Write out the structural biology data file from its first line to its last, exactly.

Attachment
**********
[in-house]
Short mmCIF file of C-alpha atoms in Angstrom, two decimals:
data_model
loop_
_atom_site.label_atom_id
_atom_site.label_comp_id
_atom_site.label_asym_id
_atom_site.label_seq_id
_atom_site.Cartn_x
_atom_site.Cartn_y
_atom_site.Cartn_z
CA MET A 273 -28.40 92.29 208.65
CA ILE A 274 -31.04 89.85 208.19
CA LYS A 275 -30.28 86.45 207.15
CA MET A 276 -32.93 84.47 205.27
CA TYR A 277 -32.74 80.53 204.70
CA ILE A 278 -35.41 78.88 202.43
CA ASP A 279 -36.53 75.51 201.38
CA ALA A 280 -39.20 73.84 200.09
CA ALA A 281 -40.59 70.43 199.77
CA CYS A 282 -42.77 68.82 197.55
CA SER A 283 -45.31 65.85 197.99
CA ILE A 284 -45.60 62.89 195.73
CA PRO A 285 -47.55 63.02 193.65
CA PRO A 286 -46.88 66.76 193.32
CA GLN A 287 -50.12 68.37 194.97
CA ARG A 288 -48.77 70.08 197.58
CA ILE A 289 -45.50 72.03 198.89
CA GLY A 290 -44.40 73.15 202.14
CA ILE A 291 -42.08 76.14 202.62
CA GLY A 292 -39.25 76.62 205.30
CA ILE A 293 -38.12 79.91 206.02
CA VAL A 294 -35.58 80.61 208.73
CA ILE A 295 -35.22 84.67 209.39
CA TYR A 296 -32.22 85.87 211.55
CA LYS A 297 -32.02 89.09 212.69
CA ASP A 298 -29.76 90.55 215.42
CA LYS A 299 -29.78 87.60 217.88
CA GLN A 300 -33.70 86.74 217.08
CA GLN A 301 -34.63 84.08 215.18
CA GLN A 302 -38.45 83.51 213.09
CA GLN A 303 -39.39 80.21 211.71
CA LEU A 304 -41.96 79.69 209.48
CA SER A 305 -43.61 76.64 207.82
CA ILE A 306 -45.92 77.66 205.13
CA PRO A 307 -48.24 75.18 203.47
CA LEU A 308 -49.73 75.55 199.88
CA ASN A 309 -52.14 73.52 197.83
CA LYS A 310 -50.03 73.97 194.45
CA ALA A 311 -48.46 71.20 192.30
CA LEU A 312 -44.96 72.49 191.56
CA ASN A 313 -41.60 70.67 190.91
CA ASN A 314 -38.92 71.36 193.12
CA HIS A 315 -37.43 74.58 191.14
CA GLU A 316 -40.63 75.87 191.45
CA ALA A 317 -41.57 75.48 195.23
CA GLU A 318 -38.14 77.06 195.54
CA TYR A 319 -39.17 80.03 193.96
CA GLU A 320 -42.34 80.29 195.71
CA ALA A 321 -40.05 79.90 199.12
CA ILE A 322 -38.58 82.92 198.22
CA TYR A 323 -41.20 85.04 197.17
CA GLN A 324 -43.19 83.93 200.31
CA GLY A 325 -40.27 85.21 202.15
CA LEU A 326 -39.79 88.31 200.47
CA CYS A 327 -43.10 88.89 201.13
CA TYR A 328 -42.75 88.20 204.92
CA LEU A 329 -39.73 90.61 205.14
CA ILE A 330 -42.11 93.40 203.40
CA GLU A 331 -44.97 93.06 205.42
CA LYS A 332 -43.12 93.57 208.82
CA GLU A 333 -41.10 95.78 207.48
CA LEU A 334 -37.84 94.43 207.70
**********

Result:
[in-house]
Short mmCIF file of C-alpha atoms in Angstrom, two decimals:
data_model
loop_
_atom_site.label_atom_id
_atom_site.label_comp_id
_atom_site.label_asym_id
_atom_site.label_seq_id
_atom_site.Cartn_x
_atom_site.Cartn_y
_atom_site.Cartn_z
CA MET A 273 -28.40 92.29 208.65
CA ILE A 274 -31.04 89.85 208.19
CA LYS A 275 -30.28 86.45 207.15
CA MET A 276 -32.93 84.47 205.27
CA TYR A 277 -32.74 80.53 204.70
CA ILE A 278 -35.41 78.88 202.43
CA ASP A 279 -36.53 75.51 201.38
CA ALA A 280 -39.20 73.84 200.09
CA ALA A 281 -40.59 70.43 199.77
CA CYS A 282 -42.77 68.82 197.55
CA SER A 283 -45.31 65.85 197.99
CA ILE A 284 -45.60 62.89 195.73
CA PRO A 285 -47.55 63.02 193.65
CA PRO A 286 -46.88 66.76 193.32
CA GLN A 287 -50.12 68.37 194.97
CA ARG A 288 -48.77 70.08 197.58
CA ILE A 289 -45.50 72.03 198.89
CA GLY A 290 -44.40 73.15 202.14
CA ILE A 291 -42.08 76.14 202.62
CA GLY A 292 -39.25 76.62 205.30
CA ILE A 293 -38.12 79.91 206.02
CA VAL A 294 -35.58 80.61 208.73
CA ILE A 295 -35.22 84.67 209.39
CA TYR A 296 -32.22 85.87 211.55
CA LYS A 297 -32.02 89.09 212.69
CA ASP A 298 -29.76 90.55 215.42
CA LYS A 299 -29.78 87.60 217.88
CA GLN A 300 -33.70 86.74 217.08
CA GLN A 301 -34.63 84.08 215.18
CA GLN A 302 -38.45 83.51 213.09
CA GLN A 303 -39.39 80.21 211.71
CA LEU A 304 -41.96 79.69 209.48
CA SER A 305 -43.61 76.64 207.82
CA ILE A 306 -45.92 77.66 205.13
CA PRO A 307 -48.24 75.18 203.47
CA LEU A 308 -49.73 75.55 199.88
CA ASN A 309 -52.14 73.52 197.83
CA LYS A 310 -50.03 73.97 194.45
CA ALA A 311 -48.46 71.20 192.30
CA LEU A 312 -44.96 72.49 191.56
CA ASN A 313 -41.60 70.67 190.91
CA ASN A 314 -38.92 71.36 193.12
CA HIS A 315 -37.43 74.58 191.14
CA GLU A 316 -40.63 75.87 191.45
CA ALA A 317 -41.57 75.48 195.23
CA GLU A 318 -38.14 77.06 195.54
CA TYR A 319 -39.17 80.03 193.96
CA GLU A 320 -42.34 80.29 195.71
CA ALA A 321 -40.05 79.90 199.12
CA ILE A 322 -38.58 82.92 198.22
CA TYR A 323 -41.20 85.04 197.17
CA GLN A 324 -43.19 83.93 200.31
CA GLY A 325 -40.27 85.21 202.15
CA LEU A 326 -39.79 88.31 200.47
CA CYS A 327 -43.10 88.89 201.13
CA TYR A 328 -42.75 88.20 204.92
CA LEU A 329 -39.73 90.61 205.14
CA ILE A 330 -42.11 93.40 203.40
CA GLU A 331 -44.97 93.06 205.42
CA LYS A 332 -43.12 93.57 208.82
CA GLU A 333 -41.10 95.78 207.48
CA LEU A 334 -37.84 94.43 207.70